WITH the start of Sun Awareness Week, people in the area are being urged to take care in the sun and avoid the risk of skin cancer.
Liberal Democrat MSP Alison McInnes made the call following publication of new research to mark the awareness week, which begins today (Monday, May 6).
Mrs McInnes said: “Many people wrongly think that because we are so far north that the sun cannot cause skin cancer. That is not the case. It is not just on holiday in the Mediterranean or wherever that can lead to problems. Sunscreen can be as necessary in Scotland too.
“It’s not just during the summer that we need to take care. All those who work outside, children on play breaks at schools and so on also need protection.”
Mrs McInnes also this week asked Scottish Government ministers what action is being taken to establish melanoma screening programmes for people working in agriculture. She continued: “This is a most dangerous form of skin cancer which develops when damage to skin cells is caused by ultraviolet radiation from sunshine or tanning beds. It triggers mutations that lead the skin cells to multiply rapidly and form malignant tumours.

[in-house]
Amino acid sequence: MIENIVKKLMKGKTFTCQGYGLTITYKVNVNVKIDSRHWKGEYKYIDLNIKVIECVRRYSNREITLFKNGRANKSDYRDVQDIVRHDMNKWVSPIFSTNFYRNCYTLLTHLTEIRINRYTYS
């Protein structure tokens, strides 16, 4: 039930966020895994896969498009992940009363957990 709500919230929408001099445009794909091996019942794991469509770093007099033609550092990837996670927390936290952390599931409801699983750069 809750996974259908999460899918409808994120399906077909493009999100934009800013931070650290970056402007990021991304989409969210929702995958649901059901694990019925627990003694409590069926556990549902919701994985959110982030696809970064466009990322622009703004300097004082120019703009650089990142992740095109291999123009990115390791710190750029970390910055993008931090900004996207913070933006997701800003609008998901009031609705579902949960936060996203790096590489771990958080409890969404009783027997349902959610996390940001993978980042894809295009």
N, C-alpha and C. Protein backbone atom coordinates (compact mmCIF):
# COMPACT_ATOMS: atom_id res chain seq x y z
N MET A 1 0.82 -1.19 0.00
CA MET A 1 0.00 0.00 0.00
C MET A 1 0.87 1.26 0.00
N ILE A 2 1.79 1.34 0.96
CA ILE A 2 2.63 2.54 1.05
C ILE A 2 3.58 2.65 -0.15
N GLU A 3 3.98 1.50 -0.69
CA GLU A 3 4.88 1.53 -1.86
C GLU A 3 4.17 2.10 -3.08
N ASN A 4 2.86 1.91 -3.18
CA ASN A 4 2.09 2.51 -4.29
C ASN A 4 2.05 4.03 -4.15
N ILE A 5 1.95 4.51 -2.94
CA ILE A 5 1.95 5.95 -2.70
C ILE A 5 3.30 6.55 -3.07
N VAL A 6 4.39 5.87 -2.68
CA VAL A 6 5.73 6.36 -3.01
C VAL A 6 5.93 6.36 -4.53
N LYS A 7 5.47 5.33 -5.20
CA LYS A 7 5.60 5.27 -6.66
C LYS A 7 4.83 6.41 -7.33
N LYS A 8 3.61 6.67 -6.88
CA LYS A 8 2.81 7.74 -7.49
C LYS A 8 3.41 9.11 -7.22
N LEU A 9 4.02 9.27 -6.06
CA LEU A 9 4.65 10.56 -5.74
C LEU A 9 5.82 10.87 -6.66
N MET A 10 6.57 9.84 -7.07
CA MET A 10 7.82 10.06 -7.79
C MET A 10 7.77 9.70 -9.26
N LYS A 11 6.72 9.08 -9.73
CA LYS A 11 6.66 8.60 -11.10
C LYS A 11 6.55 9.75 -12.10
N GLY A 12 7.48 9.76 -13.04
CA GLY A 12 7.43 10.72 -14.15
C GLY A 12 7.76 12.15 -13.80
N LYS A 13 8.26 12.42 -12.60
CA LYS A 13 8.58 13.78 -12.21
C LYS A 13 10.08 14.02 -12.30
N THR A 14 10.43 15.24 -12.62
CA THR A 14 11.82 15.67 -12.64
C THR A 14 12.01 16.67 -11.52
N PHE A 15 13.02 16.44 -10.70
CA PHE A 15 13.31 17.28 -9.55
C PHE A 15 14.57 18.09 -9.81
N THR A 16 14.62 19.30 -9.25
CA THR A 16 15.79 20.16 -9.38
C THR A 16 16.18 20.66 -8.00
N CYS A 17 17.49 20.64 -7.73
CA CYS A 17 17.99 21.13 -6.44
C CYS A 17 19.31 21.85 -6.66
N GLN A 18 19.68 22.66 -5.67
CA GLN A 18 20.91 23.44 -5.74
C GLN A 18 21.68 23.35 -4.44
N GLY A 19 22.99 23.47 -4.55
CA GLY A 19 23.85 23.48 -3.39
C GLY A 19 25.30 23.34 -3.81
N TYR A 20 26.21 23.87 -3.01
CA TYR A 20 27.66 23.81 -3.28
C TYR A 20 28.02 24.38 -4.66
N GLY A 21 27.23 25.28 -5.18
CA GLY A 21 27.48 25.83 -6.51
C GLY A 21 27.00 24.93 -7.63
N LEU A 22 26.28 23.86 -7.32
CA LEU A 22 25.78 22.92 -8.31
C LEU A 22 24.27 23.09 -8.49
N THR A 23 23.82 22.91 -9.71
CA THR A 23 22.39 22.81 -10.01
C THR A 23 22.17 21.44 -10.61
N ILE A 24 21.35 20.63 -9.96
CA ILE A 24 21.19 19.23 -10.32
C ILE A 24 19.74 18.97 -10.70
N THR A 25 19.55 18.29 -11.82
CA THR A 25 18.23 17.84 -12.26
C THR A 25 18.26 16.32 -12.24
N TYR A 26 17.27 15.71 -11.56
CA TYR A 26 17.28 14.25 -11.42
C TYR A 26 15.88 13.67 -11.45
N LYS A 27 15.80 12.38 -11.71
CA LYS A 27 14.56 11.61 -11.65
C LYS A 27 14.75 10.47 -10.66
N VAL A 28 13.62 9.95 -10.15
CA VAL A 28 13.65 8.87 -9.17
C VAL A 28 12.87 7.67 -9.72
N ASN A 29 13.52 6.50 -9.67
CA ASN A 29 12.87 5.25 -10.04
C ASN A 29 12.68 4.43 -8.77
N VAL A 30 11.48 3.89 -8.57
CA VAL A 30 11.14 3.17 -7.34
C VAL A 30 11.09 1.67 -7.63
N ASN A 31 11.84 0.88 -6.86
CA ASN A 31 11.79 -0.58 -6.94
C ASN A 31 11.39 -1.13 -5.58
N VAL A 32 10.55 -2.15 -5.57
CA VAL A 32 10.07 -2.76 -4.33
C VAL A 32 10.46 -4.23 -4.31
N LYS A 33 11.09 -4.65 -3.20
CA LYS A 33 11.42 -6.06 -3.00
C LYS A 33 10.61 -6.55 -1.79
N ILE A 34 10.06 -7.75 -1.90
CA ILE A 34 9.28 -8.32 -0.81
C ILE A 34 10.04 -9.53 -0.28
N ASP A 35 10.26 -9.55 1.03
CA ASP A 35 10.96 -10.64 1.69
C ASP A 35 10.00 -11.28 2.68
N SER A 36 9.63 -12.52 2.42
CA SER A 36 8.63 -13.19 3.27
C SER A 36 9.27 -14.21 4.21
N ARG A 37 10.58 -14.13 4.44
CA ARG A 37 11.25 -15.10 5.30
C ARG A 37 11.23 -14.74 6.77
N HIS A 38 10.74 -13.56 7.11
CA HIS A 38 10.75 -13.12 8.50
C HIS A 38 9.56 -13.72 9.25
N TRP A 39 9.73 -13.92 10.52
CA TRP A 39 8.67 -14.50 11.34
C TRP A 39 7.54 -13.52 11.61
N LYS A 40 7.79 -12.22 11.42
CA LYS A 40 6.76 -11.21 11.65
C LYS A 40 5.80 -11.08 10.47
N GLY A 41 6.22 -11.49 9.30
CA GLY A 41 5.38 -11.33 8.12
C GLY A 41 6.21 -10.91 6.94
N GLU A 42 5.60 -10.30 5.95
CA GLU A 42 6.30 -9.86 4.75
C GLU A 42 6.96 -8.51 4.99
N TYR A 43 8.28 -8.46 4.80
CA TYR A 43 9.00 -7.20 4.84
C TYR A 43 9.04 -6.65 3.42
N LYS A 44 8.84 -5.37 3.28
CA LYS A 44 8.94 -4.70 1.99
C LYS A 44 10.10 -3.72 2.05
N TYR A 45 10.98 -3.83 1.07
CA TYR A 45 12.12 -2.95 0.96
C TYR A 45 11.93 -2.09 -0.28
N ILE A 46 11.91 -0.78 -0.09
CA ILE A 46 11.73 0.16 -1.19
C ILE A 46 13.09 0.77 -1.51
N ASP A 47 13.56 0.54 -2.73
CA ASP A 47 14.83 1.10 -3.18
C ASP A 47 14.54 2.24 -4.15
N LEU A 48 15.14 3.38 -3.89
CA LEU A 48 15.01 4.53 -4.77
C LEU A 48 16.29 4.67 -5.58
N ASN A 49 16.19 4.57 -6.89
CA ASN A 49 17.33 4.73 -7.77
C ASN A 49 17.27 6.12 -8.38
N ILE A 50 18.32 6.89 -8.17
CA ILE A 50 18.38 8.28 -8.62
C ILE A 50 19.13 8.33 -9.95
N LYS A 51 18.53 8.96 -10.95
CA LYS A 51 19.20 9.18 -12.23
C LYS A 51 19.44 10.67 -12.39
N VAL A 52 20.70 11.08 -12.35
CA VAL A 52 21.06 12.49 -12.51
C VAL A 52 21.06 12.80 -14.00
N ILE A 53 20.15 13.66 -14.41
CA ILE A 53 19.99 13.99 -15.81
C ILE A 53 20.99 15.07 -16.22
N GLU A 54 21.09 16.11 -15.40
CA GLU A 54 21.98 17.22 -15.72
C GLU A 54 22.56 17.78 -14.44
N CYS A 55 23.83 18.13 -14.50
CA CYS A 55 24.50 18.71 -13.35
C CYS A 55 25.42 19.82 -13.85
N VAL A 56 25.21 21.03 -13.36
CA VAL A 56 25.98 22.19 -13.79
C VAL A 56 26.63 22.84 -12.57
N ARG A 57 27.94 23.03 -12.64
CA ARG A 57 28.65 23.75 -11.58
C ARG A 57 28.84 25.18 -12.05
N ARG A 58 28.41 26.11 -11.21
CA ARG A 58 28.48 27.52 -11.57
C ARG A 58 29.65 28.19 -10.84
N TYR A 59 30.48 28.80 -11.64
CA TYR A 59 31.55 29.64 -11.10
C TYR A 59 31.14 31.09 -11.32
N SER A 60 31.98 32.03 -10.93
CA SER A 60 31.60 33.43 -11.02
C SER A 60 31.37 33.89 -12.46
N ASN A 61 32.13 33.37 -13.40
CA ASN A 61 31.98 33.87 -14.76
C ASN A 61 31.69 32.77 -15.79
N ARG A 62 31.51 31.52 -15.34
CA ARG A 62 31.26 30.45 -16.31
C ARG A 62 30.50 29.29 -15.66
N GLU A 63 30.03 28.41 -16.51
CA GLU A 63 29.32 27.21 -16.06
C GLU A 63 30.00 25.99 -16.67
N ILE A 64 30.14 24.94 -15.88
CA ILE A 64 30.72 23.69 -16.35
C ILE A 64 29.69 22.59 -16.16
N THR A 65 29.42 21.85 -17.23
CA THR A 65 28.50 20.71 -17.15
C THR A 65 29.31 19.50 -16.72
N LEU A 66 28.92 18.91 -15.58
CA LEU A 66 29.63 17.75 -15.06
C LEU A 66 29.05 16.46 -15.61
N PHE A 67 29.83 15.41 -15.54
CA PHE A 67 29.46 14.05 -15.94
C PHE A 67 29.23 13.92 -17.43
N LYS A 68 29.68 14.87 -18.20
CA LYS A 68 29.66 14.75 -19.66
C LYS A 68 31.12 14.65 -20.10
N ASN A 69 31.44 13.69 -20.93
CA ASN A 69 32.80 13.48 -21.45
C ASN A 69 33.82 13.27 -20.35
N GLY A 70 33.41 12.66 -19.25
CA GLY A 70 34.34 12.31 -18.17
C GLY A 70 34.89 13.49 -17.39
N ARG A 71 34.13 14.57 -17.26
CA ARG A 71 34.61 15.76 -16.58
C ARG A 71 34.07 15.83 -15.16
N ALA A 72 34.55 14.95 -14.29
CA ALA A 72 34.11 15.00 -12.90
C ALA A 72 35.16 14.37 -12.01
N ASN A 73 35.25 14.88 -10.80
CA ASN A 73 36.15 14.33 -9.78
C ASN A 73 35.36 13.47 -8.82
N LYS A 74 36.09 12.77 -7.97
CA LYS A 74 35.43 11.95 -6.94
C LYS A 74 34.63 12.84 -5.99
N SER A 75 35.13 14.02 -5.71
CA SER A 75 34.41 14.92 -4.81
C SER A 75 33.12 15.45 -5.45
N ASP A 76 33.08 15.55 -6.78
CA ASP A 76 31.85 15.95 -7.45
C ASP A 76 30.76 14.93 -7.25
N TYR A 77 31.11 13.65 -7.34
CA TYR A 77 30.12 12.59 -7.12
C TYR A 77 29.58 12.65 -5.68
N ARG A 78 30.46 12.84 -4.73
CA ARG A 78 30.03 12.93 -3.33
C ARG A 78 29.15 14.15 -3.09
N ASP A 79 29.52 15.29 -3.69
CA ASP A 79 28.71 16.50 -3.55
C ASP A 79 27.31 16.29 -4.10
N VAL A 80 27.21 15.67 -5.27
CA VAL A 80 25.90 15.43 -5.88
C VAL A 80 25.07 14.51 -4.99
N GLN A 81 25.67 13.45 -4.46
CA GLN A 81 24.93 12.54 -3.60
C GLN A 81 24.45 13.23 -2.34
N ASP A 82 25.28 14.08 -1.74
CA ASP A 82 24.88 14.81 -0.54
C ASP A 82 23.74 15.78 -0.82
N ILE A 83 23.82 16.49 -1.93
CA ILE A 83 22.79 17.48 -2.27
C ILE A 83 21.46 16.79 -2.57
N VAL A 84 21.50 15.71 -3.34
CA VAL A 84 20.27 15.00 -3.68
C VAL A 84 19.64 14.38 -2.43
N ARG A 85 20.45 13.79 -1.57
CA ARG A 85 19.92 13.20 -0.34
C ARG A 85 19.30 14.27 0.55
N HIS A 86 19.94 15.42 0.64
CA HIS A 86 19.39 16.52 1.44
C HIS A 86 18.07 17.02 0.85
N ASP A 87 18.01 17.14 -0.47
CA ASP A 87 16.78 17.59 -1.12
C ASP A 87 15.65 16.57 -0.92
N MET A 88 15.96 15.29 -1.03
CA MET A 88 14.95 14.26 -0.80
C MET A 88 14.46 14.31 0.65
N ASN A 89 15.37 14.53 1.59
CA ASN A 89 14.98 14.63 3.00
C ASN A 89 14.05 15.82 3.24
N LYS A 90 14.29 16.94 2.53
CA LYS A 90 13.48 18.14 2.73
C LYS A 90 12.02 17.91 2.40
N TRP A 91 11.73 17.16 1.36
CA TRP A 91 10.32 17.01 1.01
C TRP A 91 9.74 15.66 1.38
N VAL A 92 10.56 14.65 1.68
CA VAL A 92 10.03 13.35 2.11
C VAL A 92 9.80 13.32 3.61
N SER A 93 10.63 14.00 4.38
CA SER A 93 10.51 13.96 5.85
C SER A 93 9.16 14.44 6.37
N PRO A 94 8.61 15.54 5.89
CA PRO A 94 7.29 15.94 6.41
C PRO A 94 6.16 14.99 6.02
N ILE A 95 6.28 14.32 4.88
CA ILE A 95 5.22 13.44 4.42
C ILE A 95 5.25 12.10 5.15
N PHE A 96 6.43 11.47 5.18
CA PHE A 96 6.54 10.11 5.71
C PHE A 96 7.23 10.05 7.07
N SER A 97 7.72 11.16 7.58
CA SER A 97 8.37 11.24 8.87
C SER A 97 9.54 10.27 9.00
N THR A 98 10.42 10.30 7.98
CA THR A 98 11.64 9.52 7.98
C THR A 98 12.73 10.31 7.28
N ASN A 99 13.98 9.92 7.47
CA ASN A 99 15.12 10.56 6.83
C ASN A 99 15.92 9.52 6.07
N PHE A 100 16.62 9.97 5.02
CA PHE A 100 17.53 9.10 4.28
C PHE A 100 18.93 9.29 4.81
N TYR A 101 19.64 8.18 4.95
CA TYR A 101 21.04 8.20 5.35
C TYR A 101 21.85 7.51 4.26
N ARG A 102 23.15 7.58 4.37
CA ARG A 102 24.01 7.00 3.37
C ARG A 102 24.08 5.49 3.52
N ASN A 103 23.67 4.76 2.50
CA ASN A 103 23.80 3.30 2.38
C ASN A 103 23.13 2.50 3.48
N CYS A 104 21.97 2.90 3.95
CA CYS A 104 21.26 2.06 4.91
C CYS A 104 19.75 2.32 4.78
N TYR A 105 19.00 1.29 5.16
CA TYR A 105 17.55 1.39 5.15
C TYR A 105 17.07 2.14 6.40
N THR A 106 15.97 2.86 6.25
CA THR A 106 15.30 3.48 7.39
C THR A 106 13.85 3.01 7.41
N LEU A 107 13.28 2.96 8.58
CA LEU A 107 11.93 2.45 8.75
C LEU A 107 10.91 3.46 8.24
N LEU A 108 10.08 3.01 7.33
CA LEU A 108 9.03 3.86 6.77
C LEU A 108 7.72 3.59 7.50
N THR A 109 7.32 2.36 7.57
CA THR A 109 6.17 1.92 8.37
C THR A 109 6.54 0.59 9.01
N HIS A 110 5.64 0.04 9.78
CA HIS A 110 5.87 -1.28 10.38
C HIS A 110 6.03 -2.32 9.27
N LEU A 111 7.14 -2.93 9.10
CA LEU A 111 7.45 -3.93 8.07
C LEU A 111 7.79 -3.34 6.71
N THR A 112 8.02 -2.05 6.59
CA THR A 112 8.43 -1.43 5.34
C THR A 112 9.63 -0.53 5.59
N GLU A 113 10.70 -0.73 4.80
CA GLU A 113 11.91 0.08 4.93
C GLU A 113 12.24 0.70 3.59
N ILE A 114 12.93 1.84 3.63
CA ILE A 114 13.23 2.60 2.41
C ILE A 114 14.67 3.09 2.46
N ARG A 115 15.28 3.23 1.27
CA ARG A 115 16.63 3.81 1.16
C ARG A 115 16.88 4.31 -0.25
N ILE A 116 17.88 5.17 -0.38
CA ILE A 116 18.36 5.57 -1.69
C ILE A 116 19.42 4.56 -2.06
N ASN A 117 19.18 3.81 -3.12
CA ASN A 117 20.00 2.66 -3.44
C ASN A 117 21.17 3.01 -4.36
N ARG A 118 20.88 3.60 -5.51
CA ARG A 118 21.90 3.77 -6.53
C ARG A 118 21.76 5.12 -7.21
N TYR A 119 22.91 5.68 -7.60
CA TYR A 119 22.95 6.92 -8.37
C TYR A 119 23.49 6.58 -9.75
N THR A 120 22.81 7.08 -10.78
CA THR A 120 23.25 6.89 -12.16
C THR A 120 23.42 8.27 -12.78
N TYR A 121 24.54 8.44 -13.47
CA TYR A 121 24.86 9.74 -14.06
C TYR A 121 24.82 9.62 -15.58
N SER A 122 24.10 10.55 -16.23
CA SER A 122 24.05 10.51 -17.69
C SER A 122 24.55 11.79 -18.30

“At Parliamentary questions I will be asking the Rural Affairs Secretary what steps he and the Health Secretary are taking.”
According to the research, carried out by the British Association of Dermatologists, half of people in the UK think that their skin is darker than it actually is, putting them at risk of developing skin cancer.
The survey also found that desire for tanned skin is increasing, despite warnings against sunbathing. Around 62 per cent said that they found tanned skin more attractive than paler skin, compared to 56 per cent of people responding to a similar survey five years ago. Three times more men than women believed that a base tan will protect against sun burn and sun damage when it provides only minimal protection.